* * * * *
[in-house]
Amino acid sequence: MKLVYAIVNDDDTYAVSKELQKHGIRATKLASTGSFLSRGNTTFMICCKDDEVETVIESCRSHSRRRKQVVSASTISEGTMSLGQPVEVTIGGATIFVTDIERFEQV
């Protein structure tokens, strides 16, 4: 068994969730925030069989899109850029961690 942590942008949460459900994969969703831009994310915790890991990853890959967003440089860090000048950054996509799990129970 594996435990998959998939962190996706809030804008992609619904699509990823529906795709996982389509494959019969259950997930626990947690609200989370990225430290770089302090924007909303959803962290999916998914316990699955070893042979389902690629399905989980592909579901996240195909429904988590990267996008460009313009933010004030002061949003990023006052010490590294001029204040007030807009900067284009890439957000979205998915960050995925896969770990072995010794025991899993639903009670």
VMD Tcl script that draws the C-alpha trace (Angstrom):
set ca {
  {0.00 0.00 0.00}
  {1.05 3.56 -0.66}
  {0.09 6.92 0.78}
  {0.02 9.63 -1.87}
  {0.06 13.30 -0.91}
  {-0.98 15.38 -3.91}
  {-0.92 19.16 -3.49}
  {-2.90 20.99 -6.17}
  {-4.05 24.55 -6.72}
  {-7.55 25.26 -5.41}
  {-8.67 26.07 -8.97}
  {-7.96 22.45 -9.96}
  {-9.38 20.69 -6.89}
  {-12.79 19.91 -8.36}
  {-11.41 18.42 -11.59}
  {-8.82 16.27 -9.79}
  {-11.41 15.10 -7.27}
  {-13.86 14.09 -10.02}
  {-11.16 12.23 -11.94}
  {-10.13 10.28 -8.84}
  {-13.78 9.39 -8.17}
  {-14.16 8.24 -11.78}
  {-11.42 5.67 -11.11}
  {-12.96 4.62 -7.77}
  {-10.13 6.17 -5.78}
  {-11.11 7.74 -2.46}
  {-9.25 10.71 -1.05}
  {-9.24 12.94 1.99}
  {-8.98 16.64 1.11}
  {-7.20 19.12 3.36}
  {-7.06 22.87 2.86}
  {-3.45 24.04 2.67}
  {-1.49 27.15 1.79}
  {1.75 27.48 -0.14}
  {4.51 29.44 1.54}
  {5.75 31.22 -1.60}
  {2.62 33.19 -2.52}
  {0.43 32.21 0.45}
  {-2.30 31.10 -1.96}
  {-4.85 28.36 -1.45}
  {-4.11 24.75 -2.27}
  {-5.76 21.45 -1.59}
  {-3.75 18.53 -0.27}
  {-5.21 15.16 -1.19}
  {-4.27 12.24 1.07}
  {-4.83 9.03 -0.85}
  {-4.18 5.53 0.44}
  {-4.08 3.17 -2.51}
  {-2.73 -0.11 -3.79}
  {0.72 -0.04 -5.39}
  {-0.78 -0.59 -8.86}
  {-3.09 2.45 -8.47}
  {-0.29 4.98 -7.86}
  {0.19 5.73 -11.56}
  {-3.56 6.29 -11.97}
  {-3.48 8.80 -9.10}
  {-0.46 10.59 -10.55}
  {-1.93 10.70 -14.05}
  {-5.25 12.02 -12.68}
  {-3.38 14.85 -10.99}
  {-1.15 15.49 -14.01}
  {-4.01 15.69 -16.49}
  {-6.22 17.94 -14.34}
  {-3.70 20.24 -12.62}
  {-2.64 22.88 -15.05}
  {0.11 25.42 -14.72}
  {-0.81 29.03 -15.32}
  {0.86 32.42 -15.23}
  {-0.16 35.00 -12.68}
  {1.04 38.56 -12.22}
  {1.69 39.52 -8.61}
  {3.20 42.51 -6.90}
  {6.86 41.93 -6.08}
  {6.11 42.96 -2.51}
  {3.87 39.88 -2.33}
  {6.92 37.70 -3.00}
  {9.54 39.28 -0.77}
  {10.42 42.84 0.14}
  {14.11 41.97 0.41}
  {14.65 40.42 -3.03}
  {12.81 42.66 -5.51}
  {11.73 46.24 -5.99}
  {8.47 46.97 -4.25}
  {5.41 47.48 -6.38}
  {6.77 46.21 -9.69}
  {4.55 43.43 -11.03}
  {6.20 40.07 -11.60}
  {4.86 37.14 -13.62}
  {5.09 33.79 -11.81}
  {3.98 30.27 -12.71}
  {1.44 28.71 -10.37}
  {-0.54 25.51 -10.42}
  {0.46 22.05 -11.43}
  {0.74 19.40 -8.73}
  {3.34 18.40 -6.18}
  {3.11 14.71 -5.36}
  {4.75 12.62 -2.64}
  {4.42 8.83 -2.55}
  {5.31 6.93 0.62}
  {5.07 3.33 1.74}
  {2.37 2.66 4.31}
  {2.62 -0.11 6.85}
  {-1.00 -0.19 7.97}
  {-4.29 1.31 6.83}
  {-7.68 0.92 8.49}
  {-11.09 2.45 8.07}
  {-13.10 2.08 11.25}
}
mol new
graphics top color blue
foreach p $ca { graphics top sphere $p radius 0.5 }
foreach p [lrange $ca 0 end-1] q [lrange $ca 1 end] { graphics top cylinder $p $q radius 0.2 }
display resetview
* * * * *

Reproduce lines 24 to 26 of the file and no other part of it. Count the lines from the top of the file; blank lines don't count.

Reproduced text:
  {-11.16 12.23 -11.94}
  {-10.13 10.28 -8.84}
  {-13.78 9.39 -8.17}